Power over Past and Future: Abbess Emma and the nunnery of Sant Joan de les Abadesses

Power over Past and Future: Abbess Emma and the nunnery of Sant Joan de les Abadesses

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Power over Past and Future: Abbess Emma and the nunnery of Sant Joan de les Abadesses

By Jonathan Jarrett

Early Medieval Europe, Vol.12: 3 (2003)

Introduction: Catalonia is an area of medieval Europe that lacks narrative source material before about the twelfth century. Before then the outline of its history must be gleaned from references to the area from the Frankish or Umayyad courts (in the latter case at considerable removes)1 and by painstaking research through the area’s thousands of surviving charters. This weight of documentation can however be made to tell a story, for though more or less formulaic in their redaction many of the charters contain small narratives of their own giving what context was felt to be useful for the transaction they describe. Like any other narrative source, however, their presentation has its own agenda, and their transmission often raises the question of editorial intervention.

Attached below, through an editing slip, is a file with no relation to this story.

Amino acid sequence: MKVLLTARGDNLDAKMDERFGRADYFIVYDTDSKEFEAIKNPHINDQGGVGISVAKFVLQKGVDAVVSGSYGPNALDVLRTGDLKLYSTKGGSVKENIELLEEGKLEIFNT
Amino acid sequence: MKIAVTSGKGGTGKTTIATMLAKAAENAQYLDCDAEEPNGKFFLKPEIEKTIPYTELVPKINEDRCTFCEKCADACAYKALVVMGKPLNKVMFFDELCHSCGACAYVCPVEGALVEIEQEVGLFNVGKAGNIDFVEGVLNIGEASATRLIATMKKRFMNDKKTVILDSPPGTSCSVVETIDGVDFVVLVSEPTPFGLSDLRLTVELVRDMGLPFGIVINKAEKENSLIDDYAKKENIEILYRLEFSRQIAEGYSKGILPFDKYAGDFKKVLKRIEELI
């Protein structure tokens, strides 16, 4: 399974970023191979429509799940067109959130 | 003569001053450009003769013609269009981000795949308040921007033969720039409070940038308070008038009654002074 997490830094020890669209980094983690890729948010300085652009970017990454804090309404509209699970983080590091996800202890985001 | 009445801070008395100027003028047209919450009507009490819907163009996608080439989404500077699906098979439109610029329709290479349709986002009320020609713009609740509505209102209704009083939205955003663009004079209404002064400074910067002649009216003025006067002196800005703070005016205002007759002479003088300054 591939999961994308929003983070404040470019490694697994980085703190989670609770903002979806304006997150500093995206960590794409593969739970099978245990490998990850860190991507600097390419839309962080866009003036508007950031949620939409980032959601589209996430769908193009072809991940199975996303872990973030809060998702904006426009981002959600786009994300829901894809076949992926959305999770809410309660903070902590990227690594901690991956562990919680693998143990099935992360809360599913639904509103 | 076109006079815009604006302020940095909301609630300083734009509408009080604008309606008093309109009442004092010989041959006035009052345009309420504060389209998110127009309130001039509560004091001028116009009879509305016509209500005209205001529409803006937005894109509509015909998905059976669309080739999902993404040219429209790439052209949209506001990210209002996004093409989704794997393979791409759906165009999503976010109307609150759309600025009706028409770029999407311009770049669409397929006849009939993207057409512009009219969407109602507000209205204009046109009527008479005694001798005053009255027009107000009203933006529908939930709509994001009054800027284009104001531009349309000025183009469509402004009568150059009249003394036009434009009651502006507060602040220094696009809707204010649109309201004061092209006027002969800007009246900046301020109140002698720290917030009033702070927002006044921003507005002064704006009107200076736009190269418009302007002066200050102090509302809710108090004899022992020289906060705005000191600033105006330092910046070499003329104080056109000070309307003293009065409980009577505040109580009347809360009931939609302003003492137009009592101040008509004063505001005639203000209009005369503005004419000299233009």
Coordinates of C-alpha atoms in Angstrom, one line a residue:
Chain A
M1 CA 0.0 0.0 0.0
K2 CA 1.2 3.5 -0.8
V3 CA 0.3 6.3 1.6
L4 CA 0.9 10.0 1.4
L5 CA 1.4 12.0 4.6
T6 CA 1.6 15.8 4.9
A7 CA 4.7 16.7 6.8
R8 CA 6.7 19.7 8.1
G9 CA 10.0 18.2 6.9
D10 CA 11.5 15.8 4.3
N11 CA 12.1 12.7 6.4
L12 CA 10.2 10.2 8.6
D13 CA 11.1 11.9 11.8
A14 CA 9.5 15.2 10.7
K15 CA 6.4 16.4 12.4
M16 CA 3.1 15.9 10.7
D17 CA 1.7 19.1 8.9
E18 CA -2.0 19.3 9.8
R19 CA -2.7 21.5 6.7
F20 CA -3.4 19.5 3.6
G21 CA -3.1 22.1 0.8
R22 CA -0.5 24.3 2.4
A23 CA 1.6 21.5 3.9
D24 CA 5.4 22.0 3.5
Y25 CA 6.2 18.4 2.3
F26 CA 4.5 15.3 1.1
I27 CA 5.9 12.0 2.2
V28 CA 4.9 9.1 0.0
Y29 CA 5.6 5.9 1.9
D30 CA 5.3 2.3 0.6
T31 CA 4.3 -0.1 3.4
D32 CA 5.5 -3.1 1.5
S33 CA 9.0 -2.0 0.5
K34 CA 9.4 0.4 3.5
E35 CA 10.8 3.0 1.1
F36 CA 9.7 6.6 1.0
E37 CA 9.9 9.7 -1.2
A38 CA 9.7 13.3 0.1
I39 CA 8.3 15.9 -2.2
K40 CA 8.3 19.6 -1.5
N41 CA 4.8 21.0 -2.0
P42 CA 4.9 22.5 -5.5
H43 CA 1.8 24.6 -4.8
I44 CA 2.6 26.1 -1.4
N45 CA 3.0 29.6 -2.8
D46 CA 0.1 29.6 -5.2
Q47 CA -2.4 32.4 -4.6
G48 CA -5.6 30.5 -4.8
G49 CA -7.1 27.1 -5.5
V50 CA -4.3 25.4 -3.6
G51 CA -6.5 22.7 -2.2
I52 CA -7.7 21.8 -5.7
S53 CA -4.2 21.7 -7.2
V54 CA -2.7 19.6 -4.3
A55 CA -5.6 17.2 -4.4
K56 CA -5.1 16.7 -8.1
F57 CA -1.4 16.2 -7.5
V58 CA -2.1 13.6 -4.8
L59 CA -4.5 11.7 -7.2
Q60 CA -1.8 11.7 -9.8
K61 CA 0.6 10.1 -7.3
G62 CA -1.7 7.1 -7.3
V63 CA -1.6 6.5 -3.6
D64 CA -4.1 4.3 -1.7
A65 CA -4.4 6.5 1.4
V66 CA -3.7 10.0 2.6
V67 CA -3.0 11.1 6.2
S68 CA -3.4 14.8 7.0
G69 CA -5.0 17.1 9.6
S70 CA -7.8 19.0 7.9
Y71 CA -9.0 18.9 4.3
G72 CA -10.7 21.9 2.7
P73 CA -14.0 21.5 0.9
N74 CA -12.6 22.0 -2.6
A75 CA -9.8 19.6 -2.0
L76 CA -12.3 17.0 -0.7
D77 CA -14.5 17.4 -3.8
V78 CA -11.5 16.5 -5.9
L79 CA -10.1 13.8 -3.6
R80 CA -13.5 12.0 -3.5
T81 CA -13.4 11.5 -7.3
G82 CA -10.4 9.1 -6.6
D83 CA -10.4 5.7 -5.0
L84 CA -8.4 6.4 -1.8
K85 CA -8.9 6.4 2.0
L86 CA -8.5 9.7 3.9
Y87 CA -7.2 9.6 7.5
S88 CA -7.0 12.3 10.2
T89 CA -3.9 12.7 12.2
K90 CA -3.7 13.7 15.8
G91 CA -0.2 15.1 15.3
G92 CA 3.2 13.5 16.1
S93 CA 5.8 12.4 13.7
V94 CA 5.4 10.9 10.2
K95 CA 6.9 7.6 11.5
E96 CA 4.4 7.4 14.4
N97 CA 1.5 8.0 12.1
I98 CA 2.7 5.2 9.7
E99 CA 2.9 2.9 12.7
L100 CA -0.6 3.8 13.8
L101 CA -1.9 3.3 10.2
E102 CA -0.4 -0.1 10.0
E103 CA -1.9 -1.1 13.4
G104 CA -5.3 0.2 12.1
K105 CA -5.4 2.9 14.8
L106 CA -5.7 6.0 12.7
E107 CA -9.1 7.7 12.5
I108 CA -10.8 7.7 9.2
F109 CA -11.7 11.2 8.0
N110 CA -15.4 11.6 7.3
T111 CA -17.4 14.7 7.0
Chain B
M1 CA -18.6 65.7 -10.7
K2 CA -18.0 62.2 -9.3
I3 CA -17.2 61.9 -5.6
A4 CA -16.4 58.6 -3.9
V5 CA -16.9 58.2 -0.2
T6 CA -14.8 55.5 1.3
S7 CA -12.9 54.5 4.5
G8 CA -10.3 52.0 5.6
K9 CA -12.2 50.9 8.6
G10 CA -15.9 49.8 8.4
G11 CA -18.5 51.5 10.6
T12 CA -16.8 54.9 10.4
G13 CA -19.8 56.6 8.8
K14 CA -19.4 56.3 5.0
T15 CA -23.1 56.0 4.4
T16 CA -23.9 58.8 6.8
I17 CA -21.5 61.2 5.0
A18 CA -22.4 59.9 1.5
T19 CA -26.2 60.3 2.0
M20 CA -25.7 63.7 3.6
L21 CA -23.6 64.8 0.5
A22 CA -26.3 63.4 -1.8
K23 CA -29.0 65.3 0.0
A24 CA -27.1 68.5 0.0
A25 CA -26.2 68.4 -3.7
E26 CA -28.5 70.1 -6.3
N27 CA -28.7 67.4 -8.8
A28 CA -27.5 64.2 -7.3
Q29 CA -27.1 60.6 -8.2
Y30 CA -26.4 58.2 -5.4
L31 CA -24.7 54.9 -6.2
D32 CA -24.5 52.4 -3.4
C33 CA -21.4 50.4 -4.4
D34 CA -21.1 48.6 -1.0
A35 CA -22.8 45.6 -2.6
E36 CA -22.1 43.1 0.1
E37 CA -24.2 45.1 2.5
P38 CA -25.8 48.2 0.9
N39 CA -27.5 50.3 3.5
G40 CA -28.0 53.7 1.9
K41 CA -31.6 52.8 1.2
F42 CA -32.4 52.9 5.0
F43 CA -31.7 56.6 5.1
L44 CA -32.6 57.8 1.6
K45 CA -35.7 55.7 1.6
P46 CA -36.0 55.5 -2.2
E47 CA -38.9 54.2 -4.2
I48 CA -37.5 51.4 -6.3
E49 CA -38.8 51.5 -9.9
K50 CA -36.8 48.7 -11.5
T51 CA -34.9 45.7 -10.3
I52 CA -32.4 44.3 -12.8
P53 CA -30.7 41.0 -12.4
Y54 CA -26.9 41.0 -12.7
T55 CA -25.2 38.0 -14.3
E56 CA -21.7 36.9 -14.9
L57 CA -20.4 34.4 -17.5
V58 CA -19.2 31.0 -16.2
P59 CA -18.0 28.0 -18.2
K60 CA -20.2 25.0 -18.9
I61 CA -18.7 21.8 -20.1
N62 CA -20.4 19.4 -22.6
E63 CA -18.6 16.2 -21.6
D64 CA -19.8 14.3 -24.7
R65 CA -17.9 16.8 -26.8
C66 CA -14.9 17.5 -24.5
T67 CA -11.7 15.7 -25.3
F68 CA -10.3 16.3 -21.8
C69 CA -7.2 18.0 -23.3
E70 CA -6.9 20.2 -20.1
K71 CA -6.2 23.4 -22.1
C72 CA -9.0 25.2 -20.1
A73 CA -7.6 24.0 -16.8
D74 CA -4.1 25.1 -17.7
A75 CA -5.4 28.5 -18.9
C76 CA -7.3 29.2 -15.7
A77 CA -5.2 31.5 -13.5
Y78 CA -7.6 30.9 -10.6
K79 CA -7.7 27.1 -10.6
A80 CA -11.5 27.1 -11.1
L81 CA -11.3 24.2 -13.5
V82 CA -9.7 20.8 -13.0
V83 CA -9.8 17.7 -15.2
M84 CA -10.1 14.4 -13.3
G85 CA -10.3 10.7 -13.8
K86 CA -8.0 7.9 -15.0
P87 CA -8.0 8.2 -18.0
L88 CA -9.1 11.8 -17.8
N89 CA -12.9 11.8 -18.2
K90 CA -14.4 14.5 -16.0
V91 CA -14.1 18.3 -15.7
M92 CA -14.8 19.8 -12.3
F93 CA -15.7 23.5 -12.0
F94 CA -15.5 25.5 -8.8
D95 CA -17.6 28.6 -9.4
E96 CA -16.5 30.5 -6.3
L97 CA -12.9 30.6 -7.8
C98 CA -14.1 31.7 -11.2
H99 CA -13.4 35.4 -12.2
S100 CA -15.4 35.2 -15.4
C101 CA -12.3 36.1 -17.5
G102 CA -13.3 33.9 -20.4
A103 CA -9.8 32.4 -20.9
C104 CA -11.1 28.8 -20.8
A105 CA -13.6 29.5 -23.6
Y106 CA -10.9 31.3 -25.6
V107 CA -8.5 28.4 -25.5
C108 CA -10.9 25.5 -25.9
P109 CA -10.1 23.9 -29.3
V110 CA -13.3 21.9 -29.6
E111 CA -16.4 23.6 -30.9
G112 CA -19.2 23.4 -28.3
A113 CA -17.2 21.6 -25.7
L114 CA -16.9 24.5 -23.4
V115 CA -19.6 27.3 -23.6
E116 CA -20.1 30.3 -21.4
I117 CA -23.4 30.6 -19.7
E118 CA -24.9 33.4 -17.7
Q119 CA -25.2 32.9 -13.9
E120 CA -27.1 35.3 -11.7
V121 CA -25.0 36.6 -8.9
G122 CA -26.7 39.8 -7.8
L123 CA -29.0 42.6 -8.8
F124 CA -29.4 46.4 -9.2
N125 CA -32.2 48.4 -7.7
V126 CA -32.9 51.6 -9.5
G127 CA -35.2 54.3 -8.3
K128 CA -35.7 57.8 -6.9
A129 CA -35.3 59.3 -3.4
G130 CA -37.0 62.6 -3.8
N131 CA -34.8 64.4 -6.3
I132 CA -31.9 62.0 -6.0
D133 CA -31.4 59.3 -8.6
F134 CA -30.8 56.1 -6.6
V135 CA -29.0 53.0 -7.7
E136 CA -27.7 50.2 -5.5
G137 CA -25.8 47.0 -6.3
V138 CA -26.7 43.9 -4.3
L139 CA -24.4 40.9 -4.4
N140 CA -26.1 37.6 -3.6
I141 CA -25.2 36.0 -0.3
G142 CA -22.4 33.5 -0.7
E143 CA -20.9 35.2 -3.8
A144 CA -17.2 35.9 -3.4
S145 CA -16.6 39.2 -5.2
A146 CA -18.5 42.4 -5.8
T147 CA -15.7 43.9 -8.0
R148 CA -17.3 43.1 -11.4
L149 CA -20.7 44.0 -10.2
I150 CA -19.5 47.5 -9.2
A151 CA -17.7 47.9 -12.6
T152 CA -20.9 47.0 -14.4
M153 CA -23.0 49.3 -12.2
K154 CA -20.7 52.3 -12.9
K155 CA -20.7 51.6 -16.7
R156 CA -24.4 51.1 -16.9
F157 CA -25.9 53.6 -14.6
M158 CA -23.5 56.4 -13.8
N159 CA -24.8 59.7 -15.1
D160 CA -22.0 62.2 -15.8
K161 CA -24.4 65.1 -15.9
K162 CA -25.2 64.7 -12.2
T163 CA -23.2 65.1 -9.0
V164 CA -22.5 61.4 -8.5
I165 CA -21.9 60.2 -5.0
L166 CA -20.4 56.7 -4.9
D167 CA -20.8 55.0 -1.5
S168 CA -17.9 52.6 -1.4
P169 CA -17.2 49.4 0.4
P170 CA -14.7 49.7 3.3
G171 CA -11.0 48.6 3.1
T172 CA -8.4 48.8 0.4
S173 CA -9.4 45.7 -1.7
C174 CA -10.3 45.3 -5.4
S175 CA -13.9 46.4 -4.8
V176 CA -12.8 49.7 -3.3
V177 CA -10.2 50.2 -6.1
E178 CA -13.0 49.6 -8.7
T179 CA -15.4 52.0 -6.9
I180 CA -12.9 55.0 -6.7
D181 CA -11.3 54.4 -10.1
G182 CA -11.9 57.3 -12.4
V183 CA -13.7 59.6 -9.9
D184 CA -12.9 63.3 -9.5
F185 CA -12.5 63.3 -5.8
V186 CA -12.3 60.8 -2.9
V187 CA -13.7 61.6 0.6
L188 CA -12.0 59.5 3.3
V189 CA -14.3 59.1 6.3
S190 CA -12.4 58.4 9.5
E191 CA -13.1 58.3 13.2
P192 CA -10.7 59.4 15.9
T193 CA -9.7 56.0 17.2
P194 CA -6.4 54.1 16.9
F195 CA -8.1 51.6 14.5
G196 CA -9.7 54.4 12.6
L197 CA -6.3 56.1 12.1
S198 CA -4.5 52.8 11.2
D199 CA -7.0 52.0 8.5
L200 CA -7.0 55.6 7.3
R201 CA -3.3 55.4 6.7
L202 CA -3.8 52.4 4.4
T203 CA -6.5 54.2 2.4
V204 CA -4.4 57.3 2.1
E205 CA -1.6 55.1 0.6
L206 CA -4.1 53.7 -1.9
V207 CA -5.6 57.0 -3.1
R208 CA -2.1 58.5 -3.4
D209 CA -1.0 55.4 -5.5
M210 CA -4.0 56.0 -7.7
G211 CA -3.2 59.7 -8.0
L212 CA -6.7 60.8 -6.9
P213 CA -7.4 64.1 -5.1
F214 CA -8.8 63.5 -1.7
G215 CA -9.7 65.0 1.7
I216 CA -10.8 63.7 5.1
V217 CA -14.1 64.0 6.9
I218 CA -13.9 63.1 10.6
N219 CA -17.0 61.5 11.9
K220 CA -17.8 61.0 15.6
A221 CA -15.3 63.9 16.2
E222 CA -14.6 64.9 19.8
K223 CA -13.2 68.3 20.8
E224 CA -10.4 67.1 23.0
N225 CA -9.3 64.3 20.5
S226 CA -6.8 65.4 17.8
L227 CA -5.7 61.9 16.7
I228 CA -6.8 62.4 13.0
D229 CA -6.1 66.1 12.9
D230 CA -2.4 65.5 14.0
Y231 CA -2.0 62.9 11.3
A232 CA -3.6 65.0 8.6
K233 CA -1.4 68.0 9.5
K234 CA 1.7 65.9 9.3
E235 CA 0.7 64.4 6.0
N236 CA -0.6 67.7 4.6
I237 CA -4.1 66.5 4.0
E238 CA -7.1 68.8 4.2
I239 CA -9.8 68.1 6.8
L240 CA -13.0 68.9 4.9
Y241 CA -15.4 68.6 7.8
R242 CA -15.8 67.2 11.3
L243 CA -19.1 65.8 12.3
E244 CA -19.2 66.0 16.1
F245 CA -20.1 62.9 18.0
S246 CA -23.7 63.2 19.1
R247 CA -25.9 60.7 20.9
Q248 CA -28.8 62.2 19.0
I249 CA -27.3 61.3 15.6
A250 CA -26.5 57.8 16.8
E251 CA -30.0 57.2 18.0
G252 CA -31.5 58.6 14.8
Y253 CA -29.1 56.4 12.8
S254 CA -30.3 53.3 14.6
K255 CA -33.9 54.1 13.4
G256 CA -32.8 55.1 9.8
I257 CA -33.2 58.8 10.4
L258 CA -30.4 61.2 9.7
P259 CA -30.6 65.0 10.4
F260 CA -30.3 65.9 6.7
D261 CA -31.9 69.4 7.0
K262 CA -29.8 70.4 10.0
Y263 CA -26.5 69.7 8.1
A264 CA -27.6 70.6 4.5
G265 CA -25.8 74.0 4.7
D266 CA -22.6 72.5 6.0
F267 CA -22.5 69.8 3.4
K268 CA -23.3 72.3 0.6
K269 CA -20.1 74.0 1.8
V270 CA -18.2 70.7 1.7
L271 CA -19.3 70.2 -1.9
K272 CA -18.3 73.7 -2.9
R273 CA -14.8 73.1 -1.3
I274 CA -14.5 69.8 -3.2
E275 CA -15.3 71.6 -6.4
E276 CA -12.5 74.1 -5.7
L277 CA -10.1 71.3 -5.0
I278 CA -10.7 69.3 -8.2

The historiography of Catalonia has its own more modern agendas. Direct royal involvement in the area ended with Louis the Pious’s 809 campaign against Tortosa, and the last Frankish royal presence on the March was Lothar and Pippin’s tardy and inconclusive show of force against the Muslims in 828. The history of the area thereafter has been seen as an evolution towards independence, aided substantially by the rise of a single family to power in almost all the area’s counties in 878, indigenous magnates being favoured after the rebellions of four different Frankish marquises. Most work on the area in this period has had to address itself to these issues, which has obvious importance to nationalist thinking in Catalonia, where nationality was officially suppressed for much of the last century. To a foreign scholar it sometimes appears, however, that the exact definition of the situation of the Counts of the March is more important to scholars than it was to contemporaries. Clearly they paid at least lip-service, at most times, to a Frankish royal overlordship. Equally clearly this lordship affected them little after the reign of Louis the Stammerer and then, largely, only when it was called upon to do so. What had been royal responsibilities, albeit administered by the Counts, became comital ones in reality, but these were often explicitly claimed to be the Counts’ by royal grant (though this is not demonstrably the case) and the Counts, in keeping with this stance, never claimed royal status.

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